Now we can make use Snowflake QUALIFY to get the top student by grade in each country:
SELECT NAME, GRADE, COUNTRY FROM STUDENTS QUALIFY ROW_NUMBER() OVER (PARTITION BY COUNTRY ORDER BY GRADE DESC) = 1;
This would return:
The window function ROW_NUMBER() creates a ranking over the GRADE for each COUNTRY group. QUALIFY filters this down to just the first row per group.
Without QUALIFY, we would need:
SELECT NAME, GRADE, COUNTRY FROM ( SELECT NAME, GRADE, COUNTRY, ROW_NUMBER() OVER (PARTITION BY COUNTRY ORDER BY GRADE DESC) AS ROW_NUM FROM STUDENTS ) WHERE ROW_NUM = 1;
As you can see, the Snowflake QUALIFY version is much simpler in this case by avoiding the subquery syntax.
Example 2—Getting Percentage Threshold Using Snowflake QUALIFY
Snowflake QUALIFY also makes it easy to filter based on a percentage threshold calculated with window functions.
For example, we could get all students who scored in the top 50% for their country:
SELECT NAME, GRADE, COUNTRY, CUME_DIST() OVER (PARTITION BY COUNTRY ORDER BY GRADE) AS cumulative_distribution FROM STUDENTS QUALIFY cumulative_distribution <= 0.5;
This returns students who are in the top 50% of grades in their country:
The CUME_DIST() window function calculates the cumulative distribution % for each student's grade within their country. Snowflake QUALIFY then filters this down based on that percentage.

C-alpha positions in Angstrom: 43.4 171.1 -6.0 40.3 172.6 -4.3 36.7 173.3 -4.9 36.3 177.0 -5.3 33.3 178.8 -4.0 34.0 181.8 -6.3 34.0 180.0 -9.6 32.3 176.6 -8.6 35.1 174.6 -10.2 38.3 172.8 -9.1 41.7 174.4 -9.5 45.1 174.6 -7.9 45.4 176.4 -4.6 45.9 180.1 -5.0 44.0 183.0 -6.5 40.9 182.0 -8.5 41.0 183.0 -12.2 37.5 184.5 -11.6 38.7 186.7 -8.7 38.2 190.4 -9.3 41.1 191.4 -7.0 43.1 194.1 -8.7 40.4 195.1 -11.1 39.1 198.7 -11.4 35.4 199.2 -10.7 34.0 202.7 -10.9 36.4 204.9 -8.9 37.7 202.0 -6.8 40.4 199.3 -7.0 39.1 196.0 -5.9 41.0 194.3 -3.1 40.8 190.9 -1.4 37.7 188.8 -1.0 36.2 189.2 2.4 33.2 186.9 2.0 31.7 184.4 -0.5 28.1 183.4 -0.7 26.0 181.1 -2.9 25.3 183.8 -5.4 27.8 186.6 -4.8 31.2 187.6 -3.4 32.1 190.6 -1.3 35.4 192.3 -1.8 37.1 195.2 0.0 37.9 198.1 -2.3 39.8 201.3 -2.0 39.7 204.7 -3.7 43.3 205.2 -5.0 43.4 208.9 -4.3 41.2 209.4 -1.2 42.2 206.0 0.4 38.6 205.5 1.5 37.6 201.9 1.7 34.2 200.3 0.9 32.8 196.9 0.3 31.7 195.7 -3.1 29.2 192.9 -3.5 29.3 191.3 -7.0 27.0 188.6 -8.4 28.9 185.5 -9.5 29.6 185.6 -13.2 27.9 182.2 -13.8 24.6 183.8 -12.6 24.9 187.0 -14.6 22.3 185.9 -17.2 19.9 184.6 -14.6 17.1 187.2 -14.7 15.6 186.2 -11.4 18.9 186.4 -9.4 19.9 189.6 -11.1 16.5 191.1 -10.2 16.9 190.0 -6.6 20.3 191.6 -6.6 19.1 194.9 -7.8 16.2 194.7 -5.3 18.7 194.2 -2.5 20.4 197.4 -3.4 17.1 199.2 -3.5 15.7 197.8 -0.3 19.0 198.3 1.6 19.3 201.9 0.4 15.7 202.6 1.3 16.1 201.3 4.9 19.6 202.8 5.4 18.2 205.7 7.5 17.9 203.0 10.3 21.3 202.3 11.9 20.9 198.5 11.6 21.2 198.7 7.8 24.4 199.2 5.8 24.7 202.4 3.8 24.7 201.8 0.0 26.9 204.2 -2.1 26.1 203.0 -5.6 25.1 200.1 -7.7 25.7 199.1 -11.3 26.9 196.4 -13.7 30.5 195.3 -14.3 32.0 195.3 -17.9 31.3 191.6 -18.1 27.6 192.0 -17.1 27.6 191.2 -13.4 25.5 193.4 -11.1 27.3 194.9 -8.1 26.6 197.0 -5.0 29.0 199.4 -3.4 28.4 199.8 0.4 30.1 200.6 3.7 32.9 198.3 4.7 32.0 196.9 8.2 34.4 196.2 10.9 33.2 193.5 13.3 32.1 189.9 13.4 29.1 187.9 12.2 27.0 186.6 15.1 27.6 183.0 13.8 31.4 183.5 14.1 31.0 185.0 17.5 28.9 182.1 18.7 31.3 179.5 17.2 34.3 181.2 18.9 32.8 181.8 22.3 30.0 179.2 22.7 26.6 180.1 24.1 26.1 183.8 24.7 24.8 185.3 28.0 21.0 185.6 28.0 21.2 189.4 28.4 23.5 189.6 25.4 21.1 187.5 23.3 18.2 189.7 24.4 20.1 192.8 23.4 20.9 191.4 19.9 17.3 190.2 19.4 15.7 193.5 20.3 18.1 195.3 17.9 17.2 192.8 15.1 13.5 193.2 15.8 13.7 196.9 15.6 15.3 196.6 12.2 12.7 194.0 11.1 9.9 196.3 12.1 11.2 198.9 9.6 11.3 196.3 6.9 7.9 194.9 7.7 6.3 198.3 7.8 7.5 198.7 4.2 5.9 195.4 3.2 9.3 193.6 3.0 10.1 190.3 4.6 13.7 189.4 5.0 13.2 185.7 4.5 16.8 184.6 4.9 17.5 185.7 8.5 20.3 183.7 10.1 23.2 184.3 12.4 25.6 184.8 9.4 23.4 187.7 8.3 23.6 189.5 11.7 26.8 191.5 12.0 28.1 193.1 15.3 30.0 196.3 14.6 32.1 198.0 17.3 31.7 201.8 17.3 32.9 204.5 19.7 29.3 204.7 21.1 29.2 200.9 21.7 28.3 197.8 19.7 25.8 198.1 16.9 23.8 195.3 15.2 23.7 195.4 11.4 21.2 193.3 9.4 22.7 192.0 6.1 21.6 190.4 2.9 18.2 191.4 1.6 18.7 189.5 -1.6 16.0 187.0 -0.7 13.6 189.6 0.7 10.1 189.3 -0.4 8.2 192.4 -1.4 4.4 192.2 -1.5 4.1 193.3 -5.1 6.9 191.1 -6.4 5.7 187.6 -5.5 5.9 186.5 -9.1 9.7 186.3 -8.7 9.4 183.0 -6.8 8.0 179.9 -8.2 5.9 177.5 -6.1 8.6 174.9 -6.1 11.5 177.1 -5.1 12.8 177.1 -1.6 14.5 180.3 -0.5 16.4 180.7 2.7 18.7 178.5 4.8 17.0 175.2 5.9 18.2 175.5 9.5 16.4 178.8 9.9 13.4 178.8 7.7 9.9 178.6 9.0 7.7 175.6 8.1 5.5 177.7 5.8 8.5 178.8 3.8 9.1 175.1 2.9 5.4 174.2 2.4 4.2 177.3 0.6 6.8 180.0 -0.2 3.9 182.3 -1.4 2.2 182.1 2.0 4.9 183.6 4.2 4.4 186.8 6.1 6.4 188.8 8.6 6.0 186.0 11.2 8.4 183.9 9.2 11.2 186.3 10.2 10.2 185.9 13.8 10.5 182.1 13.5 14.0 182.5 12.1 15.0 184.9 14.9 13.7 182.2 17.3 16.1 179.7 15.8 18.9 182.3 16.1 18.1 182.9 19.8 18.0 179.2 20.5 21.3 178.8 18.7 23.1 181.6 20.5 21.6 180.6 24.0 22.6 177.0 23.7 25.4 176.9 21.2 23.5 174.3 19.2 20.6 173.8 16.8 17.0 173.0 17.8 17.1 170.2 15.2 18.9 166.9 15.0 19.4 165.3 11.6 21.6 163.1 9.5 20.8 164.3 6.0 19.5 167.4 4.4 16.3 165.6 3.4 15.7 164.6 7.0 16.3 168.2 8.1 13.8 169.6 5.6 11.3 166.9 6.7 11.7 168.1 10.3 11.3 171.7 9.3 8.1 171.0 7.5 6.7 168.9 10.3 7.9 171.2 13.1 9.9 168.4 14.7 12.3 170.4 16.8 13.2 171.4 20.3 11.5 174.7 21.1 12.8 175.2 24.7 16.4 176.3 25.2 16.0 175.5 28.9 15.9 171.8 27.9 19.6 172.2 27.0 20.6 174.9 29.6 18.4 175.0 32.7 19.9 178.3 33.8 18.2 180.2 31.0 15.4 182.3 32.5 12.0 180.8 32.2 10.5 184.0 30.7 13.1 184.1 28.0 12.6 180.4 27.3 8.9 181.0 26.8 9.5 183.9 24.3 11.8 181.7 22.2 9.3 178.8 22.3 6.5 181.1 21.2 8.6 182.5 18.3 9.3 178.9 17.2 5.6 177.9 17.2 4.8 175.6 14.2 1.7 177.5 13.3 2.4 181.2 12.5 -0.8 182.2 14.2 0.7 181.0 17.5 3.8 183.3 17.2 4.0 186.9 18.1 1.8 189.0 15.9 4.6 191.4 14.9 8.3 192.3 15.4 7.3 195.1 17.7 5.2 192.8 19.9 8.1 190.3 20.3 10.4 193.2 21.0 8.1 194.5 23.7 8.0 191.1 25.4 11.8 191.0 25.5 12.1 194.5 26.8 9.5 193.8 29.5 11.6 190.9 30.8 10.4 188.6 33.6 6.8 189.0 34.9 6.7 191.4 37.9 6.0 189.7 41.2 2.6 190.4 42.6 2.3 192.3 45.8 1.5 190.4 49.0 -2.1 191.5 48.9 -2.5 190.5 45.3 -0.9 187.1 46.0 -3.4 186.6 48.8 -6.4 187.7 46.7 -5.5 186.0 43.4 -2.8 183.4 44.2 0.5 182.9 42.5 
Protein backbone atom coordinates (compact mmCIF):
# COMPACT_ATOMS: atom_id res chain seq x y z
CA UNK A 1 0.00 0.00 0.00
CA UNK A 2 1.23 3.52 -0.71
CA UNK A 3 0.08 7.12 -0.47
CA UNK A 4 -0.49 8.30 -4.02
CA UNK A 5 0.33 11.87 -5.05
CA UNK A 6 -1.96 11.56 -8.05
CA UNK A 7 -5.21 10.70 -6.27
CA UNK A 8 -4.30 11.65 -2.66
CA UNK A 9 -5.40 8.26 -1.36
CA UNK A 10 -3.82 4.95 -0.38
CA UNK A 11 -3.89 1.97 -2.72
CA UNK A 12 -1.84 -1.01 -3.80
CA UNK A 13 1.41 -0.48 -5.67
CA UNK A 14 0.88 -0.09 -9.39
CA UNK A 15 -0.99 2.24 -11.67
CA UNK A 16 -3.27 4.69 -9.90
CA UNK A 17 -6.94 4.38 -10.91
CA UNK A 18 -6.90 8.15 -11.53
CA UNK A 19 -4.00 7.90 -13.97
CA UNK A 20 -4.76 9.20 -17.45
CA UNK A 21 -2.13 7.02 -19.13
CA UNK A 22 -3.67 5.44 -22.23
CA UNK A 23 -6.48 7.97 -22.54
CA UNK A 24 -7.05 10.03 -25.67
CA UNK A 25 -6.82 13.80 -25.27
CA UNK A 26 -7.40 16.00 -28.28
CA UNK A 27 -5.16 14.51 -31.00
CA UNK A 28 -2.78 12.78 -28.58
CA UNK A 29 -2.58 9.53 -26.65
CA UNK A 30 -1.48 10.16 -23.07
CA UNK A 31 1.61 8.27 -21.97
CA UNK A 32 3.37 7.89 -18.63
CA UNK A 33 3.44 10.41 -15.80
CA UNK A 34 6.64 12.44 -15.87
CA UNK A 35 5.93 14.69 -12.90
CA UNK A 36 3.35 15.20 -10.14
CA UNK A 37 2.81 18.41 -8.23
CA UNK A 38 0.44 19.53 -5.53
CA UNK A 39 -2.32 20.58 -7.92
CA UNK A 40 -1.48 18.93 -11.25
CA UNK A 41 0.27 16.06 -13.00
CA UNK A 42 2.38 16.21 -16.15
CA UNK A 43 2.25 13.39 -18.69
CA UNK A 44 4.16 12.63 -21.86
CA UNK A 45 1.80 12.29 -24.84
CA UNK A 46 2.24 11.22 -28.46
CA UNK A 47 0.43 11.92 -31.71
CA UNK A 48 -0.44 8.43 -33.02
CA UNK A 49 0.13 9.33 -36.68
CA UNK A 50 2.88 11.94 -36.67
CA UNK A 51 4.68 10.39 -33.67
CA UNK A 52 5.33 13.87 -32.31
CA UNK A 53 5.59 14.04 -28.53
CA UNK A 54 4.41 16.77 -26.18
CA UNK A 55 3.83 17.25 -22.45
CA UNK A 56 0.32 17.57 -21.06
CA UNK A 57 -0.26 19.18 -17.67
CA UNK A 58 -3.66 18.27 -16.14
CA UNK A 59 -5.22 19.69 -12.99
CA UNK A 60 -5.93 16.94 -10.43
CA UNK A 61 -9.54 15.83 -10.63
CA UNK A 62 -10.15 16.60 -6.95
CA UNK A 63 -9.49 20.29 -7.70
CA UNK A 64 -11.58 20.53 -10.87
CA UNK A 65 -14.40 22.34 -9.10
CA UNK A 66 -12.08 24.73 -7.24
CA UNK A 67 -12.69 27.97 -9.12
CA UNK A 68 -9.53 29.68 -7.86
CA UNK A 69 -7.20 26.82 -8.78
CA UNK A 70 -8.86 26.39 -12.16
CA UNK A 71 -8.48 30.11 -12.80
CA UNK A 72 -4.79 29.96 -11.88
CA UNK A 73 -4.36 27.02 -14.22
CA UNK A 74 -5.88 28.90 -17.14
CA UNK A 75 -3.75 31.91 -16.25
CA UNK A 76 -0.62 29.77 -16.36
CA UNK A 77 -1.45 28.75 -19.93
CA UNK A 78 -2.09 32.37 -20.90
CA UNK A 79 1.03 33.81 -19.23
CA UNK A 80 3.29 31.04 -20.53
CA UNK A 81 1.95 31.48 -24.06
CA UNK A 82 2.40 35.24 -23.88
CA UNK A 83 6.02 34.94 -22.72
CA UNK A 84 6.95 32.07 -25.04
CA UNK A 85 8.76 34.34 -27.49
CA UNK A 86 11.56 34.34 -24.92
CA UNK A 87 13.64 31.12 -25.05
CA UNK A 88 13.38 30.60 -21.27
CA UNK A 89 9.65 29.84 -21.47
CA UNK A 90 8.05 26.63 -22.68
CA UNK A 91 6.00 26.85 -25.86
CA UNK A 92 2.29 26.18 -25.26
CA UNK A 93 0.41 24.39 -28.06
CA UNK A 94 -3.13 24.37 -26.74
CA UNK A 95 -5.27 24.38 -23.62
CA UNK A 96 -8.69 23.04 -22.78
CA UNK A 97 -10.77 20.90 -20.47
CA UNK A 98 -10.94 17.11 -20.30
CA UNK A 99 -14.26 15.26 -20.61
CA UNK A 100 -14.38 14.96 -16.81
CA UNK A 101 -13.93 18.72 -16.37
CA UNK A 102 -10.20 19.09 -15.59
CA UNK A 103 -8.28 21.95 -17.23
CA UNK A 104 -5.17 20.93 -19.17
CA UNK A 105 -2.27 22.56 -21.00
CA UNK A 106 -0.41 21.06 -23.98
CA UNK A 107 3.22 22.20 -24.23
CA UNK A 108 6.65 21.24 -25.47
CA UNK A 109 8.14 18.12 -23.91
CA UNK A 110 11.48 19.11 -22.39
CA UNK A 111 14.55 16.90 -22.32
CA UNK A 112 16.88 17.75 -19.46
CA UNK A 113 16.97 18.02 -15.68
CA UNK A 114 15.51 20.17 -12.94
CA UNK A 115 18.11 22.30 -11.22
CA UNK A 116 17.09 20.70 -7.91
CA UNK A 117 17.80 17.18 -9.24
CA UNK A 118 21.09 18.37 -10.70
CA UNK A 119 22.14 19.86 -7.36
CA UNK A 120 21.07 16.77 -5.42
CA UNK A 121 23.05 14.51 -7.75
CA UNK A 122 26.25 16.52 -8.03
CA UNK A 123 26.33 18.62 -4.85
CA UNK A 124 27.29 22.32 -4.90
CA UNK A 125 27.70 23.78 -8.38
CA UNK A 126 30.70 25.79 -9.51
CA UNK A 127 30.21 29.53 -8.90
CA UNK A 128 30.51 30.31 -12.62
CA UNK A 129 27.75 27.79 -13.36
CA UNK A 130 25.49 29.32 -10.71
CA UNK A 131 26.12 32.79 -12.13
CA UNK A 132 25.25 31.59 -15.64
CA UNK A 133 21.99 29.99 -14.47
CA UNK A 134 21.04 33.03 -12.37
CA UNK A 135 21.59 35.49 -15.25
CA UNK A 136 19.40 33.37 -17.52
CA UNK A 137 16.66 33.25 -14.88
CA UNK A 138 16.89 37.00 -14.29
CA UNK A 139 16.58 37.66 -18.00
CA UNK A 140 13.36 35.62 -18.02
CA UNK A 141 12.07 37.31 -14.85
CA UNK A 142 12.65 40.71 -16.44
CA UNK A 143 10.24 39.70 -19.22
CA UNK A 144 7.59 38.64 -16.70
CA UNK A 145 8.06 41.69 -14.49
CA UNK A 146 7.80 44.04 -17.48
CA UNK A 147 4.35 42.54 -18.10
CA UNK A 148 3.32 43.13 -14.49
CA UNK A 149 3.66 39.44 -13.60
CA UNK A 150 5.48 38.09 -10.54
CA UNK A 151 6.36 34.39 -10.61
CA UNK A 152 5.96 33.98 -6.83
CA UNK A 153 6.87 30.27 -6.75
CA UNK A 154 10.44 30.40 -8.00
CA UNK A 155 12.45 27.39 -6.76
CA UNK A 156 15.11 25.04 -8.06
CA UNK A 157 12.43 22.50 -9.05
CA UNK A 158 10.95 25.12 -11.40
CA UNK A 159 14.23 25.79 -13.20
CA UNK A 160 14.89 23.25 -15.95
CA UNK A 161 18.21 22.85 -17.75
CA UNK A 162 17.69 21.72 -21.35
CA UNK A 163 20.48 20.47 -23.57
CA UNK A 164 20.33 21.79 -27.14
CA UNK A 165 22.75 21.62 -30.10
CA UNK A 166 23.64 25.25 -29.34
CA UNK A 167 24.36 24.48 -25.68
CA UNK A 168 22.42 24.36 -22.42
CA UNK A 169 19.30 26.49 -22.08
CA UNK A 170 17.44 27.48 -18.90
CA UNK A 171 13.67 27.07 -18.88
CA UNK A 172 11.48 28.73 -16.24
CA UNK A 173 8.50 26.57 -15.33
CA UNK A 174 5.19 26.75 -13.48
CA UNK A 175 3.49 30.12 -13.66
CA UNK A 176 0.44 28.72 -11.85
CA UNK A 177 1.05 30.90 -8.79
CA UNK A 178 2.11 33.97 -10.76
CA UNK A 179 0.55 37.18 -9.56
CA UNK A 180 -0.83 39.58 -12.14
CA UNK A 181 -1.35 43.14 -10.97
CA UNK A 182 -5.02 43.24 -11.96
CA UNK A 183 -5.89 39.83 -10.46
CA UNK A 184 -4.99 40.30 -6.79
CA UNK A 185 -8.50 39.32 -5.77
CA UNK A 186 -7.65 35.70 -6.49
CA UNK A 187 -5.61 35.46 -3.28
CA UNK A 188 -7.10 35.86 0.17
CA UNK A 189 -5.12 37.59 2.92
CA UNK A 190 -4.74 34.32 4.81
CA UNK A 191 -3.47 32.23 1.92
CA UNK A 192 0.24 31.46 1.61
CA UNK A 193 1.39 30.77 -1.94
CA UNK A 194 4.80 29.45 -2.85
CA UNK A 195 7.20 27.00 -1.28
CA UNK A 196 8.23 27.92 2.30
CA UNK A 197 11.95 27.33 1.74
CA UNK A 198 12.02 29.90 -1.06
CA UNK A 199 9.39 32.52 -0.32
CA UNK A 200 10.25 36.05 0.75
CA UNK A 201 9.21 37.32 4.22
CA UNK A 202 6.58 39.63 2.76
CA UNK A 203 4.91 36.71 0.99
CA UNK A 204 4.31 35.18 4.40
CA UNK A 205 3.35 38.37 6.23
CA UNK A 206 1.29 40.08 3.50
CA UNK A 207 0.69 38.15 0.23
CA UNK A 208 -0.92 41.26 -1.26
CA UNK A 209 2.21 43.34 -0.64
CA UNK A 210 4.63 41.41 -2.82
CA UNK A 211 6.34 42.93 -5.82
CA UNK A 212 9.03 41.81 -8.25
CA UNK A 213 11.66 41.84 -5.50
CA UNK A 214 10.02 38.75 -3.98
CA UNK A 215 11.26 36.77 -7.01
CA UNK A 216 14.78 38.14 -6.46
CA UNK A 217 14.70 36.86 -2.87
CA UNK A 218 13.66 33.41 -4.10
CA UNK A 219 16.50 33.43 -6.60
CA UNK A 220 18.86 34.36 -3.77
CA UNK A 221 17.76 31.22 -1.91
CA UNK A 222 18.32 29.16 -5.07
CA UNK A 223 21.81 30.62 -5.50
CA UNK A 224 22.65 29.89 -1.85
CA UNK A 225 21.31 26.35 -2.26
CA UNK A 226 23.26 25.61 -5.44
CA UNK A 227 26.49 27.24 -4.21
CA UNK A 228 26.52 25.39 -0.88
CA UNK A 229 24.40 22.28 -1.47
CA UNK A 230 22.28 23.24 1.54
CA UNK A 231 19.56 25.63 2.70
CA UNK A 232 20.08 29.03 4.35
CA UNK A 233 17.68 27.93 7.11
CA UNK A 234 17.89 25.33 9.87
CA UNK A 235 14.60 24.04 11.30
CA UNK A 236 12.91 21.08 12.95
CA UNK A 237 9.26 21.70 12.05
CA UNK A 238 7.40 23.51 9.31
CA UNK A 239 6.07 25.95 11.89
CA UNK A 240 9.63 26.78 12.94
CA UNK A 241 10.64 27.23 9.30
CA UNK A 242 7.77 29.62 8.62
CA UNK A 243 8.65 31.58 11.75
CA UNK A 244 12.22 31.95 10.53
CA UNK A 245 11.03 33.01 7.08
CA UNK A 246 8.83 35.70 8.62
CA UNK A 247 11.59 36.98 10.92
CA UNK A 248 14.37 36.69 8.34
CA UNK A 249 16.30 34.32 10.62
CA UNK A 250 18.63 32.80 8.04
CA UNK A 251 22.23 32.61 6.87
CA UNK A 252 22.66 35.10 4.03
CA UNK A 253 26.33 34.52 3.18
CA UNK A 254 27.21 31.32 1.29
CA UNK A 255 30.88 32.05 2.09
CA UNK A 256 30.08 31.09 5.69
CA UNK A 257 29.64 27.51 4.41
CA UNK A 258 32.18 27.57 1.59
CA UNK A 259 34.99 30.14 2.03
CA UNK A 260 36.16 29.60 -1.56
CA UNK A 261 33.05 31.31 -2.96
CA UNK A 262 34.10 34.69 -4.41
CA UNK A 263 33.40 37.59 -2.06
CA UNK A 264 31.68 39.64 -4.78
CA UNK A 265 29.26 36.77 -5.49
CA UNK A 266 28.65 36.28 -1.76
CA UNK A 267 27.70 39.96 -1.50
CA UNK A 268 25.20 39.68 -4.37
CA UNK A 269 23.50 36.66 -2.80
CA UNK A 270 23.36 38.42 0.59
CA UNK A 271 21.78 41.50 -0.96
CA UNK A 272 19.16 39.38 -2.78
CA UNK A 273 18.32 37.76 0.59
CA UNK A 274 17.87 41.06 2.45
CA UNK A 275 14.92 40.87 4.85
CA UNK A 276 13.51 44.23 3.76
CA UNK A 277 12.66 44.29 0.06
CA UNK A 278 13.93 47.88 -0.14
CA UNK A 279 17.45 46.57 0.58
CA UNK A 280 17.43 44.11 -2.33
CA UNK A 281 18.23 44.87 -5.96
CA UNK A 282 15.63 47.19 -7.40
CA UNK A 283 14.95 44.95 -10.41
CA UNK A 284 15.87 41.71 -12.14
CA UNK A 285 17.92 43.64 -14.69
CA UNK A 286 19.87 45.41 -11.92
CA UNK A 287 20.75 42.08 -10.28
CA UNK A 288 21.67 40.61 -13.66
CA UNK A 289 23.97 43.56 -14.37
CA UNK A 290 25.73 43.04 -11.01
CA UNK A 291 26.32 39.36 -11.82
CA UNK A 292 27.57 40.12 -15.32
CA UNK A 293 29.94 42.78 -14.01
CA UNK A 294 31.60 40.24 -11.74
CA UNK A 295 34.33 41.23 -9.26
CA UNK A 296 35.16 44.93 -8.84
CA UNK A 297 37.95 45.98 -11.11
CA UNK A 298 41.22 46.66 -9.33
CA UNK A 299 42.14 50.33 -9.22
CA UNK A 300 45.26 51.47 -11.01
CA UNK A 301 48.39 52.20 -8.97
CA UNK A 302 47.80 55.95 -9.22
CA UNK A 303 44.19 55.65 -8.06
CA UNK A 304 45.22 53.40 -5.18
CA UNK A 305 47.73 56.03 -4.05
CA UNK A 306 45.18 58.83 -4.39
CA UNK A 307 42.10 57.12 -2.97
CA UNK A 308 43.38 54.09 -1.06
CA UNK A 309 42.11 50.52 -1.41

Example 3—Filtering JOINs with Snowflake QUALIFY
Snowflake QUALIFY can also simplify queries that involve filtering joins.
Let's add a new COURSES table:
CREATE TABLE COURSES ( CODE VARCHAR, NAME VARCHAR ); INSERT INTO COURSES VALUES ('CS101', 'Computer Science'), ('MATH101', 'Math'), ('SCI101', 'Science');
And a STUDENT_COURSES table to store course registrations:
CREATE TABLE STUDENT_COURSES ( STUDENT_ID NUMBER, CODE VARCHAR ); INSERT INTO STUDENT_COURSES VALUES (1, 'CS101'), (1, 'MATH101'), (2, 'CS101'), (3, 'SCI101');
Now we can write a query to show only students along with their first registered course:
SELECT s.name, c.code, c.name, ROW_NUMBER() OVER (PARTITION BY s.student_id ORDER BY sc.code) AS course_number FROM students s JOIN student_courses sc ON s.student_id = sc.student_id JOIN courses c ON c.code = sc.code QUALIFY course_number = 1;
This returns each student with only their first enrolled course:
The JOIN finds all combinations of students and courses. But Snowflake QUALIFY filters this down to just the first row based on the ROW_NUMBER() window function.
Without Snowflake QUALIFY, we would need to perform the JOIN in an inner subquery, then filter the result in the outer query. Snowflake QUALIFY simplifies this pattern by handling the filtering in line.
As you can see from these examples, Snowflake QUALIFY clause provides a concise way to filter query results based on window calculations like ranking, distributions, and aggregates. Snowflake QUALIFY enhances readability by avoiding subqueries, especially for analytical queries that require top N, groupwise logic, percentiles—and similar processing. If you find yourself nesting queries just to filter on a window function, try using Snowflake QUALIFY to simplify things.
Snowflake QUALIFY vs Traditional Methods
Snowflake's QUALIFY clause provides a simpler and more readable way to filter results based on window calculations compared to subqueries or common table expressions (CTEs). In this post, we'll explore the specific benefits of QUALIFY over these traditional approaches.
Snowflake QUALIFY vs Subqueries
A common pattern in SQL is to compute window functions like rankings or aggregates in a subquery, then filter the results in the outer query. For example: